• Adhering to an established Code of Practice that requires sending the entire funeral script to the loved ones organizing the funeral in advance. They’ll also send souvenir scripts to the same loved ones after the ceremony.
  • Providing general advice.
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What Happens During a Civil Funeral?

A civil funeral’s main purpose is to focus solely on the deceased. That means the specific details of what occurs at a civil funeral vary on a case-by-case basis. All major elements, such as the songs and readings, should correspond with the life and character of that person.

However, there are certain elements and steps that civil funerals often (but not always!) involve, such as:

  • A period of silence. A period of silence gives attendees a chance to pray if they wish or bow their heads in respect. This allows all guests to mourn in their own manner.
  • The celebrant will lead the funeral ceremony according to a pre-approved script.

Etiquette at a Civil Funeral

The most important etiquette advice for a civil funeral is perhaps also the simplest: think about the person who has died, and think about those planning their funeral. A civil funeral focuses on the values of the individual you’re honoring. You need to consider their values when deciding how to dress and behave at their funeral. 

That said, the following general funeral etiquette tips will help you behave in a respectful manner at virtually any civil funeral:

Prepare

Organizing a funeral is a difficult process. The loved ones planning the funeral need to do a lot of work while experiencing major emotional stress. Because of this, you don’t want to bombard them with questions when they have so many other tasks to handle. 

That said, it’s still a good idea to reach out ahead of time and ask if they have any requests about behavior/dress at the funeral (assuming they haven’t provided this information already). Consider sending them a short email to check if they have such requests, but also that you entirely understand if they don’t have the time to respond. They will respond if these issues are very important to them. If they don’t get back to you, business casual is a safe bet.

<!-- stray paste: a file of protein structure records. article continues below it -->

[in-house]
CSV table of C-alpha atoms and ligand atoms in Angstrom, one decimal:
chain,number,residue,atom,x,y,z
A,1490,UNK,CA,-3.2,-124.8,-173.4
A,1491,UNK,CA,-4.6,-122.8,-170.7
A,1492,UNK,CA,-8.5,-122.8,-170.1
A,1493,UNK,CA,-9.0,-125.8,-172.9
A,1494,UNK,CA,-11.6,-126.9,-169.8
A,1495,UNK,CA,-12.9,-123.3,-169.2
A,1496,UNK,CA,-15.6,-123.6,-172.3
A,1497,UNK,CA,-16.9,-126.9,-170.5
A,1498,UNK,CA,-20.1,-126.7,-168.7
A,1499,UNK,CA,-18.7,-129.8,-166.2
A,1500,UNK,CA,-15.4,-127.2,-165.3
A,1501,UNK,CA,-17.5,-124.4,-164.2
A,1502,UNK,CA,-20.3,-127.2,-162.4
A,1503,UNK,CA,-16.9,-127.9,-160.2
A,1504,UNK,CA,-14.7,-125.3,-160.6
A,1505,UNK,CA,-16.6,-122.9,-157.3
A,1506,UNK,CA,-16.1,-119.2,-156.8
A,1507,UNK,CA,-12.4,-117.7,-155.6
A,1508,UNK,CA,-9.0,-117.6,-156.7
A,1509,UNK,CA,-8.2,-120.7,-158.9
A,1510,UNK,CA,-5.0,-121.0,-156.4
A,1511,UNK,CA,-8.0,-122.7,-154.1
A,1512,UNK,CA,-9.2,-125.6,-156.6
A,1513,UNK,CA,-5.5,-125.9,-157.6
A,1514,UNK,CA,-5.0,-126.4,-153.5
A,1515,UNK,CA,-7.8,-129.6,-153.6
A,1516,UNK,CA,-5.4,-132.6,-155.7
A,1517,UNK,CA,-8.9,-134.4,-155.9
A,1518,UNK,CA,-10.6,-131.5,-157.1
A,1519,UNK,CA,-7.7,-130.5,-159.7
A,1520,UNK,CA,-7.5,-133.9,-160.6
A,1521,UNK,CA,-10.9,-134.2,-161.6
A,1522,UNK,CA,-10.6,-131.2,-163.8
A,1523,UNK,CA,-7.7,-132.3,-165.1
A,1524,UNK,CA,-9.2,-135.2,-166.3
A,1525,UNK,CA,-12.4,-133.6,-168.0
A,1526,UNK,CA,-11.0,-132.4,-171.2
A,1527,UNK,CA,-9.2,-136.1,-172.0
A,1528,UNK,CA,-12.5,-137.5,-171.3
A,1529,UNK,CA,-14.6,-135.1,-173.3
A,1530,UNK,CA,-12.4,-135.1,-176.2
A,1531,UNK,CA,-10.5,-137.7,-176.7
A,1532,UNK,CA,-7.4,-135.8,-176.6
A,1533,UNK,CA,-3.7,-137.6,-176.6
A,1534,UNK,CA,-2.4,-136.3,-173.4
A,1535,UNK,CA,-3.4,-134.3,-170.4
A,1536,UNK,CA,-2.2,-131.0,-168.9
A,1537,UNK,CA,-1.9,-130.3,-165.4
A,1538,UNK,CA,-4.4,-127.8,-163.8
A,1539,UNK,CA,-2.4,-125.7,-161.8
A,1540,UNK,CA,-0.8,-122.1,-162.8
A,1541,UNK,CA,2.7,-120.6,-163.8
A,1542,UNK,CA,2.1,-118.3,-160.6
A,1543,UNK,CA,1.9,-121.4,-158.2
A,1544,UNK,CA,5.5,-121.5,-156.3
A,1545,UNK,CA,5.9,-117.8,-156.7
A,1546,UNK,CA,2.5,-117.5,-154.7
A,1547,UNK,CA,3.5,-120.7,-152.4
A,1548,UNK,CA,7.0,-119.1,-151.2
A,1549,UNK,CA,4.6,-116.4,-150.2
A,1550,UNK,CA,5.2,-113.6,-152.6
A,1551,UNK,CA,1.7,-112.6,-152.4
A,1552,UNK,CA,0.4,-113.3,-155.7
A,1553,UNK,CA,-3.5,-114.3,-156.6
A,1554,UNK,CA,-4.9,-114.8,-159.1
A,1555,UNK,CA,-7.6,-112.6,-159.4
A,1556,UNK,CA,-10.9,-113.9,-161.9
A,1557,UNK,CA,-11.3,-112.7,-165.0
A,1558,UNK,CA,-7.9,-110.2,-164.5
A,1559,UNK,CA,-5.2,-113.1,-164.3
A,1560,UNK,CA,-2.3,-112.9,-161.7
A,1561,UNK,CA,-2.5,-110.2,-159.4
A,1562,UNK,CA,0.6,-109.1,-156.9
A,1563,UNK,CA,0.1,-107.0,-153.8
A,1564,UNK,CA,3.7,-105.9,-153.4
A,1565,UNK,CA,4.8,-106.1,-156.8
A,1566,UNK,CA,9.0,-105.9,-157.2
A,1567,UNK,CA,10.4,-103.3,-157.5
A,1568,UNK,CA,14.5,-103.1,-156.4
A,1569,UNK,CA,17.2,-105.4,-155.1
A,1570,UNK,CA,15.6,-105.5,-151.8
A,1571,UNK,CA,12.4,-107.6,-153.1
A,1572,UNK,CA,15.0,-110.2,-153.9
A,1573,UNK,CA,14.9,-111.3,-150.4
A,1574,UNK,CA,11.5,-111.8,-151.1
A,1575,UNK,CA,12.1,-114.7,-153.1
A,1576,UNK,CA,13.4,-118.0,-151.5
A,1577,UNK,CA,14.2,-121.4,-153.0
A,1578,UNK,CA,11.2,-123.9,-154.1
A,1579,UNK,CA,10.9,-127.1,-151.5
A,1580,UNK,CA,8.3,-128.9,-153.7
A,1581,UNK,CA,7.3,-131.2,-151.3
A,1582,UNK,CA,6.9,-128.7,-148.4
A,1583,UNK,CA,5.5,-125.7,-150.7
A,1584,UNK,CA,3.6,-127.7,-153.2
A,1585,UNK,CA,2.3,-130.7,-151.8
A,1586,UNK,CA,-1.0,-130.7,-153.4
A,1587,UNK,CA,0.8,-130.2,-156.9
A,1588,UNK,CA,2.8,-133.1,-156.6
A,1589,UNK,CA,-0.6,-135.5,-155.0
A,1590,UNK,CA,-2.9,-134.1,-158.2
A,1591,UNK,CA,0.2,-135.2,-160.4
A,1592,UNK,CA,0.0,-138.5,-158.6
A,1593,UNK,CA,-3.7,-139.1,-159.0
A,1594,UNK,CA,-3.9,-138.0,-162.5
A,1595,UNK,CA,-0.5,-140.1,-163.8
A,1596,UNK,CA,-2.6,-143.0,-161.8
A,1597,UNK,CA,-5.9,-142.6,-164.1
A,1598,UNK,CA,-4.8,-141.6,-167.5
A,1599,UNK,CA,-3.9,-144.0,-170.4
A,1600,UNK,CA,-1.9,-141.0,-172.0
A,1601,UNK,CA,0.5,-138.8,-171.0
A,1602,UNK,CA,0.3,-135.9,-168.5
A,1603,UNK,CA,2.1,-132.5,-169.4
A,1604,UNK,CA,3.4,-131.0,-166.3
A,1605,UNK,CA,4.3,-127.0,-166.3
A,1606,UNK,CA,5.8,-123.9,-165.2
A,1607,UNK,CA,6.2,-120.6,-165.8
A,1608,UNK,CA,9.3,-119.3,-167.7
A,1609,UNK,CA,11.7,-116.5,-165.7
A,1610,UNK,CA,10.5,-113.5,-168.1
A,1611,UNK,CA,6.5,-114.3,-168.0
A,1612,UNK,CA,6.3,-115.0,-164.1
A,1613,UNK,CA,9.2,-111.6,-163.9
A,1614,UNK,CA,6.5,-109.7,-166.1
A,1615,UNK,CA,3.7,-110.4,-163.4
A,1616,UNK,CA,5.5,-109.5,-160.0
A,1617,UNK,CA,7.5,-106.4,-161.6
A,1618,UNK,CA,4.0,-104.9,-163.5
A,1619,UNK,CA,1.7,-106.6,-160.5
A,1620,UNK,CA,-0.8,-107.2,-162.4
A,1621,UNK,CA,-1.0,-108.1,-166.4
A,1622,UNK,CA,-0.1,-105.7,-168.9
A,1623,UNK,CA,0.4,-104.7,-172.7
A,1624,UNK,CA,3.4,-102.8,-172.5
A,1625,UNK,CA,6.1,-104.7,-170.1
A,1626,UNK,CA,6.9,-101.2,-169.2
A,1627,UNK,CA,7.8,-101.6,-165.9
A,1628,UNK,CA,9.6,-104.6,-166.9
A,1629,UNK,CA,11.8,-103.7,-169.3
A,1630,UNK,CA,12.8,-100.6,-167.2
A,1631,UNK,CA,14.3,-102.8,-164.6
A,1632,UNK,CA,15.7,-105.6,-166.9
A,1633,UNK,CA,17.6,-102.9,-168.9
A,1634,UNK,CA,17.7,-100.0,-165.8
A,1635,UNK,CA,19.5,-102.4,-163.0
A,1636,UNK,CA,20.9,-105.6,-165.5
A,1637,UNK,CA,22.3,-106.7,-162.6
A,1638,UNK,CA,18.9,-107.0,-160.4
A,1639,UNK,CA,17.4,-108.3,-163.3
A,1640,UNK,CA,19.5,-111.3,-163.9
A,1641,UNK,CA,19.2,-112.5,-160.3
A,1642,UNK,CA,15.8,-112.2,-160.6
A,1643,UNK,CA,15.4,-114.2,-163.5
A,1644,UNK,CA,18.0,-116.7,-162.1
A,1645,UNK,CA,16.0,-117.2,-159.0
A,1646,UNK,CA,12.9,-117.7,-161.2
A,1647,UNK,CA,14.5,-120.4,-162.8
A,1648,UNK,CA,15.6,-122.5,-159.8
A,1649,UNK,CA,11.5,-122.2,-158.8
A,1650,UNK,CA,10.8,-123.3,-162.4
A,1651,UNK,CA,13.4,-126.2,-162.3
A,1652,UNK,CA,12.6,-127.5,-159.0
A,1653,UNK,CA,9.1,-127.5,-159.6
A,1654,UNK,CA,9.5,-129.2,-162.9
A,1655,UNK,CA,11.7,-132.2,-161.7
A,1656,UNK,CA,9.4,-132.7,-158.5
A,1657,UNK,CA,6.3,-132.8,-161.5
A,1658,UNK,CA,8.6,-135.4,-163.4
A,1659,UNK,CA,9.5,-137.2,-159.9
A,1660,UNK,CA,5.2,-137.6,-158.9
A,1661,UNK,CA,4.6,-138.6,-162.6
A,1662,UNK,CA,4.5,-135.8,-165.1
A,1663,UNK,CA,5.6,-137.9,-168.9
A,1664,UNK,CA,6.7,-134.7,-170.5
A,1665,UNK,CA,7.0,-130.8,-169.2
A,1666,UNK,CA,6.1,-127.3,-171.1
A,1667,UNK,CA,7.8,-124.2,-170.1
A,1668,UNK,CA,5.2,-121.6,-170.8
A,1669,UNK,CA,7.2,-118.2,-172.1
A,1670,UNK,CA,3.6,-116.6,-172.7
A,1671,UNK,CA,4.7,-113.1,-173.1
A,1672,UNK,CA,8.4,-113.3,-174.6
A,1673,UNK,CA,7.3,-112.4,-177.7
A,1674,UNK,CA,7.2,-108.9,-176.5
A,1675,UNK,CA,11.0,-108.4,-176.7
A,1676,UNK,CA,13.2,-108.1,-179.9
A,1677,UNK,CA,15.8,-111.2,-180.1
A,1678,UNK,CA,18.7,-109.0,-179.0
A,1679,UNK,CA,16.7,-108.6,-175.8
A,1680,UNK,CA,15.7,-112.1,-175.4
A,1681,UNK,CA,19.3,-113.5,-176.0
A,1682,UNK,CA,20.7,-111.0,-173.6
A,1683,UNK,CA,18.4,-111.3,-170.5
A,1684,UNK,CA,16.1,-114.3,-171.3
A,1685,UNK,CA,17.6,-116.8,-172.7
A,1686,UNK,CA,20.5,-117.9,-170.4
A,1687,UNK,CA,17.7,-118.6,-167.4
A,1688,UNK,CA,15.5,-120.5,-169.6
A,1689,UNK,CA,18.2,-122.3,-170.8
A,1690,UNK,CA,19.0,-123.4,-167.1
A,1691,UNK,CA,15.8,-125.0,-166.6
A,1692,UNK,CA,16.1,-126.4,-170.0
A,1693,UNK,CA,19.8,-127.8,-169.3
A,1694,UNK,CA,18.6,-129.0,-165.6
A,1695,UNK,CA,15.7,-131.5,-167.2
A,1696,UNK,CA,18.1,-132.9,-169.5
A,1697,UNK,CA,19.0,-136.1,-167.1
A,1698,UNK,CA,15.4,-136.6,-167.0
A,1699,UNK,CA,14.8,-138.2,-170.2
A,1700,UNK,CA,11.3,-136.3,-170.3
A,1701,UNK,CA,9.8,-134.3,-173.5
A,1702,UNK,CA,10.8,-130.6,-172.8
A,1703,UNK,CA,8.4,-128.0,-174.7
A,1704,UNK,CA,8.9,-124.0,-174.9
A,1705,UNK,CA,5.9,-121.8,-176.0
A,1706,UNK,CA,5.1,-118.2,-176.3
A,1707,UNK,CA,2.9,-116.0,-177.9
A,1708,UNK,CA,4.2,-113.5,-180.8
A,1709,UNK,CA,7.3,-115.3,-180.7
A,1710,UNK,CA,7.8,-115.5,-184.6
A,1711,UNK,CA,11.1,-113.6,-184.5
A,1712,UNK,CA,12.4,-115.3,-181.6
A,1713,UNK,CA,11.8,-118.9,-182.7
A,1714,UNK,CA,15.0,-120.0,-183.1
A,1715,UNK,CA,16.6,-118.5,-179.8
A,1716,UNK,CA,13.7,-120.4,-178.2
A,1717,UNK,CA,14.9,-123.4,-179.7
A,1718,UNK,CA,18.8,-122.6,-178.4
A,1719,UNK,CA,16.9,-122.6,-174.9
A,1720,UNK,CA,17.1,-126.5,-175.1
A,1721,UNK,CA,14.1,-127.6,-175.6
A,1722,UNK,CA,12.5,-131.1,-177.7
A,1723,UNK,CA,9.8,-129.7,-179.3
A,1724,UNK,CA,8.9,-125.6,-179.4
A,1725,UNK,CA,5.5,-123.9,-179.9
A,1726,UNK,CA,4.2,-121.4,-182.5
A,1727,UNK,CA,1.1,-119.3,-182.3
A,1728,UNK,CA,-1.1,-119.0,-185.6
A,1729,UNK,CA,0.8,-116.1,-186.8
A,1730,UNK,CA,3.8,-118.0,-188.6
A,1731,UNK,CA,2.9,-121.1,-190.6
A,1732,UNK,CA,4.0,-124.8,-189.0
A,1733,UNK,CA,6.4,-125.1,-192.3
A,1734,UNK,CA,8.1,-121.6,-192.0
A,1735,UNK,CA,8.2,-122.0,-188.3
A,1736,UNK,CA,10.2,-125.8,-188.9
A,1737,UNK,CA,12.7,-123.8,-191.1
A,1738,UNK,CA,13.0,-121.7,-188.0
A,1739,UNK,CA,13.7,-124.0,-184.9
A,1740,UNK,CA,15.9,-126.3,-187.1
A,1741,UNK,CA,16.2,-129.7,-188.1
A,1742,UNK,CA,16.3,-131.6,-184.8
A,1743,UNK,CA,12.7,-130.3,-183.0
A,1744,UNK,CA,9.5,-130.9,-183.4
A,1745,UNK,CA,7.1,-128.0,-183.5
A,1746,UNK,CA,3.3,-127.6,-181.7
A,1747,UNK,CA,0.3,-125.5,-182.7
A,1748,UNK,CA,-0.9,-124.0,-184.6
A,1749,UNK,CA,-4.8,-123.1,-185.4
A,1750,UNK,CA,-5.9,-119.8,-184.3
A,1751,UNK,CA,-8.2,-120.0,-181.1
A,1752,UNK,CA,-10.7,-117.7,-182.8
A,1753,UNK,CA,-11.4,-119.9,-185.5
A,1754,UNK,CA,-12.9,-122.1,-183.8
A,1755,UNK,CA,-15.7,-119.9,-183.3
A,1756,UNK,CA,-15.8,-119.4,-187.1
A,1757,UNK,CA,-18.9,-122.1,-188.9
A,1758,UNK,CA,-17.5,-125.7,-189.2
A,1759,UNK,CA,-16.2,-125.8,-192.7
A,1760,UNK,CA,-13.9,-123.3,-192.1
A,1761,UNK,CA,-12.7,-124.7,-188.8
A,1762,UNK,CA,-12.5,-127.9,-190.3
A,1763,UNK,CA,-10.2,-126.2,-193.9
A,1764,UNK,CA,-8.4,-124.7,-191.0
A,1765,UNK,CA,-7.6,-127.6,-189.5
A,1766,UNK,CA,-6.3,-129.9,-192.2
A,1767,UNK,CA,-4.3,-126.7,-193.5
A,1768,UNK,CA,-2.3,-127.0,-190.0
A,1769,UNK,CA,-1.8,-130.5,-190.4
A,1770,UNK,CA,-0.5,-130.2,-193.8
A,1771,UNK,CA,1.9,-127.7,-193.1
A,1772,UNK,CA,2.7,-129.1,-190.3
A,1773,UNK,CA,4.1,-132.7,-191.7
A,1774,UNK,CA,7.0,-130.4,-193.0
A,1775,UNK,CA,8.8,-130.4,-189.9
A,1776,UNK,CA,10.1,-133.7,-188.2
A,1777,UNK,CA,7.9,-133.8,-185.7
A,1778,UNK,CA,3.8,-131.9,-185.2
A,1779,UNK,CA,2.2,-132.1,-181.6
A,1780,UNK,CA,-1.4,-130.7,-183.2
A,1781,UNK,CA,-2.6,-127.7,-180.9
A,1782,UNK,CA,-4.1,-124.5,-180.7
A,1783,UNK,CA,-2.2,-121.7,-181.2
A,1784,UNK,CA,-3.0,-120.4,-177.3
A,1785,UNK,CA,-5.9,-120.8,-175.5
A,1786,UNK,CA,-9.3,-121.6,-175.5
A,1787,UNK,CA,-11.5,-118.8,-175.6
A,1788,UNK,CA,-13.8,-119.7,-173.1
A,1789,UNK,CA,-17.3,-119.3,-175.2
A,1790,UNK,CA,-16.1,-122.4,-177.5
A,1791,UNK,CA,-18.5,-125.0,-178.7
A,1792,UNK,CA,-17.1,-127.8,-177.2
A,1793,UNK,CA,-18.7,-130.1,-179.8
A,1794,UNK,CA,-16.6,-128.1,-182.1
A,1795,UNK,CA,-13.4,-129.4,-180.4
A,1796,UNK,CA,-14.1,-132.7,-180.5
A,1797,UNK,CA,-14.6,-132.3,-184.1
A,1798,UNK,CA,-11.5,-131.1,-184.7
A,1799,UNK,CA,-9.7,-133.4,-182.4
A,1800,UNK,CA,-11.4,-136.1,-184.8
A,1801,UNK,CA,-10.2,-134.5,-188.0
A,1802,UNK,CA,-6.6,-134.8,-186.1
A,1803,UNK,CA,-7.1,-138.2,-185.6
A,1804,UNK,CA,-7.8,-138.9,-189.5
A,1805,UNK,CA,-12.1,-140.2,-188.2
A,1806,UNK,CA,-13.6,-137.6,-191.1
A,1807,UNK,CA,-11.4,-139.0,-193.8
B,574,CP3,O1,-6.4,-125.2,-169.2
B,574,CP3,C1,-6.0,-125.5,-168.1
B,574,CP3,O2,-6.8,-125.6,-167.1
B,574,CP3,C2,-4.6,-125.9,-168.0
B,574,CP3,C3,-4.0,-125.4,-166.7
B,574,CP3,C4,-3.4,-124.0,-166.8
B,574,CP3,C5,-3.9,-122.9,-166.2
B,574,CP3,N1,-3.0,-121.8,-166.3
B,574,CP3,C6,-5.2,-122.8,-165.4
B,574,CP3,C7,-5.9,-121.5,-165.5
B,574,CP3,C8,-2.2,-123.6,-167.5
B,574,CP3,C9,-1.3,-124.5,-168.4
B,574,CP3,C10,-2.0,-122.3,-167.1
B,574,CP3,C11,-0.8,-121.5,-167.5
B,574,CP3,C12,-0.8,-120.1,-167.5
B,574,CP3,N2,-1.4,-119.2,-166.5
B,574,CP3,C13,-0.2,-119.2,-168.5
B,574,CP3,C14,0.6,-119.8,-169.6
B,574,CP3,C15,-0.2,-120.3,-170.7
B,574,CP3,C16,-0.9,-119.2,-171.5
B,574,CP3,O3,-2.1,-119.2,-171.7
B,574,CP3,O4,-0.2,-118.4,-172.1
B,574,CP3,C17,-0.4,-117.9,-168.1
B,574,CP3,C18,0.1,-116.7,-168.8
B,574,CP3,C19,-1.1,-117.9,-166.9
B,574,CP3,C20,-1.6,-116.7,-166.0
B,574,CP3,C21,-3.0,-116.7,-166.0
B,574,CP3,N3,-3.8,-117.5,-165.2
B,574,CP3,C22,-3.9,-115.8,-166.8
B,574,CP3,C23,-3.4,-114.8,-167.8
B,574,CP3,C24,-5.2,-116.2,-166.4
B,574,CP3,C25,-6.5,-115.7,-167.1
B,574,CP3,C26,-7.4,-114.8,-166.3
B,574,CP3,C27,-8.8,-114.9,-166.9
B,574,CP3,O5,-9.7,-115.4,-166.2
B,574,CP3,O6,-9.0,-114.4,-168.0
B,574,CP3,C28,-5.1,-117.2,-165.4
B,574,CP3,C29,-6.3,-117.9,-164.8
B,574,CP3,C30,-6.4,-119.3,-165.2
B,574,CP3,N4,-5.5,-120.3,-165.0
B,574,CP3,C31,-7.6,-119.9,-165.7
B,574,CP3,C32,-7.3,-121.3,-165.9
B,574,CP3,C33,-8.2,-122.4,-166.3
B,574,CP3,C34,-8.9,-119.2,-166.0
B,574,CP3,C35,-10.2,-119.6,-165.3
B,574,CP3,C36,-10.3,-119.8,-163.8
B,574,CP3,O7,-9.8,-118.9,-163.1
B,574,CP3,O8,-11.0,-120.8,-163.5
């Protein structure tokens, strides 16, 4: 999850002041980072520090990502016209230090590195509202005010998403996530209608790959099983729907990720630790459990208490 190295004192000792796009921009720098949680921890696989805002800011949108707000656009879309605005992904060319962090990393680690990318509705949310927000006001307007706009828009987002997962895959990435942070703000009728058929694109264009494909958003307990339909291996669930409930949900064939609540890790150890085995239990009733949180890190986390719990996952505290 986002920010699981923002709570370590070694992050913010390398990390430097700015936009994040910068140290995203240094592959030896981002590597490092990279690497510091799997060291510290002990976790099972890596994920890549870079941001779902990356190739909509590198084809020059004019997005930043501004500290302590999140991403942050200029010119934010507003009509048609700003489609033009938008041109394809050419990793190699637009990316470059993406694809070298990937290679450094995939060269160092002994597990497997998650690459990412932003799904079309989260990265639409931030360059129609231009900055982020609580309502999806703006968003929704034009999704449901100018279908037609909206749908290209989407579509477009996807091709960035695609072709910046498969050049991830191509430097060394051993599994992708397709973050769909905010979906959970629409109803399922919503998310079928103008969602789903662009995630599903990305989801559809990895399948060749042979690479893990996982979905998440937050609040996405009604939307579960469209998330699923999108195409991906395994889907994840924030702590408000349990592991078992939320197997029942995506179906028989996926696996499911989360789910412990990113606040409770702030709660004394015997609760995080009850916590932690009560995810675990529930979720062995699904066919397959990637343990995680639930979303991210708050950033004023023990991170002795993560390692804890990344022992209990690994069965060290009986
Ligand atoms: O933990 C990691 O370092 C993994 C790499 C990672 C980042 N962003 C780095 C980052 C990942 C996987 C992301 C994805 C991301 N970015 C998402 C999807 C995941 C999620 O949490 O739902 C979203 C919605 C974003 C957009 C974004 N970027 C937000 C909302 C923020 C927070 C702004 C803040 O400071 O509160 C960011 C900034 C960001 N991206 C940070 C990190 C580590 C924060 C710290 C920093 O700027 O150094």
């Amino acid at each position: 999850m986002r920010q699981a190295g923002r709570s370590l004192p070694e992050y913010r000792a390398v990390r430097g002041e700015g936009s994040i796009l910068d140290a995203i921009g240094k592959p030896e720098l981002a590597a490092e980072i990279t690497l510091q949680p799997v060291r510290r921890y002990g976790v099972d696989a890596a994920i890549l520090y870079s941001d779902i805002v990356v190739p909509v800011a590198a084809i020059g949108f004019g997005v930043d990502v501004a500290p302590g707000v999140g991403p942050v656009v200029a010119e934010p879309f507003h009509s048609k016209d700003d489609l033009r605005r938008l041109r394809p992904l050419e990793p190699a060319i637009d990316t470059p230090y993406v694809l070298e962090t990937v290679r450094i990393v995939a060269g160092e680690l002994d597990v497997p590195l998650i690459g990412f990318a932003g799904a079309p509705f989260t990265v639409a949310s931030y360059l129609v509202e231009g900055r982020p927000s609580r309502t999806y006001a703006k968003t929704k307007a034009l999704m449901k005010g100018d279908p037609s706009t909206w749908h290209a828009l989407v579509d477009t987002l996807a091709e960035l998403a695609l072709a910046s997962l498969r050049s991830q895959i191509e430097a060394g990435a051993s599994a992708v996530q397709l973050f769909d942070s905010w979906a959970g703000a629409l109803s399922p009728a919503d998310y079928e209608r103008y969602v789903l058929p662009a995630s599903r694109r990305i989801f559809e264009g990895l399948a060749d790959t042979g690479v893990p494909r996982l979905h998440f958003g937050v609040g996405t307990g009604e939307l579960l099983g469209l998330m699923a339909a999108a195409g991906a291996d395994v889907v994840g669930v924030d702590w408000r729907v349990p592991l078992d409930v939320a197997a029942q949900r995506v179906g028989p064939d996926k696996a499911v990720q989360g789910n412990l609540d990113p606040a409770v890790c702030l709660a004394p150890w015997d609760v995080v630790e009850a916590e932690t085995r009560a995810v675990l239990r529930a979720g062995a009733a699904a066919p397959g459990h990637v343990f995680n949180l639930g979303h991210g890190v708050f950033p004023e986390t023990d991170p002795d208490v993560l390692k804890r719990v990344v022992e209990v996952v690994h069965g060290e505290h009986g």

Make space

Everyone has their own way of mourning. You need to manage your mental and emotional health when grieving someone you’ve lost. However, you also need to remember that a funeral serves to honor someone who has died. The ceremony isn’t about you or your beliefs. Thus, do your best to mourn in a way that doesn’t conflict with the way those who organized the funeral want you to behave. 

For example, if you’re a religious person attending a civil funeral for an atheist, you can pray, but you shouldn’t do so in a way that suggests others need to pray with you, and you certainly shouldn’t judge anyone for not mourning in a way that aligns with your standards.

Respect

Civil funeral Celebrants have difficult jobs. If you feel a Celebrant has done their job particularly well, consider letting them know. Let the organizers know too.

They’ll be happy to know they worked with someone whose efforts satisfied not only them, but also the guests they invited to the funeral. While you don’t want to take too much attention away from the individual whose funeral you’re attending, it’s appropriate to acknowledge the hard work others put in to make the ceremony happen.

Civil Funerals: Focusing on a Person

Perhaps the most essential point to remember from this blog entry is the fact that different types of funerals are right for different types of people.

A civil funeral may be ideal for one individual while being the absolutely wrong choice for someone else. Hopefully, however, this entry has helped you better determine whether it’s the right option for you or a loved one.


Sources

  1. “About the IoCF.” The Institute of Civil Funerals, www.iocf.org.uk/about-the-iocf/
  2. “Arranging a Civil Funeral.” The Institute of Civil Funerals, www.iocf.org.uk/what-is-a-civil-funeral/arranging-a-civil-funeral/
  3. “Civil Funeral Ceremony.” County Celebrants Network, County Celebrants Network, www.countycelebrantsnetwork.com/civil-funeral-ceremony/
  4. “Find an IoCF Celebrant.” The Institute of Civil Funerals, www.iocf.org.uk/find-iocf-celebrant/
  5. “What is a Civil Funeral?” The Institute of Civil Funerals, www.iocf.org.uk/what-is-a-civil-funeral/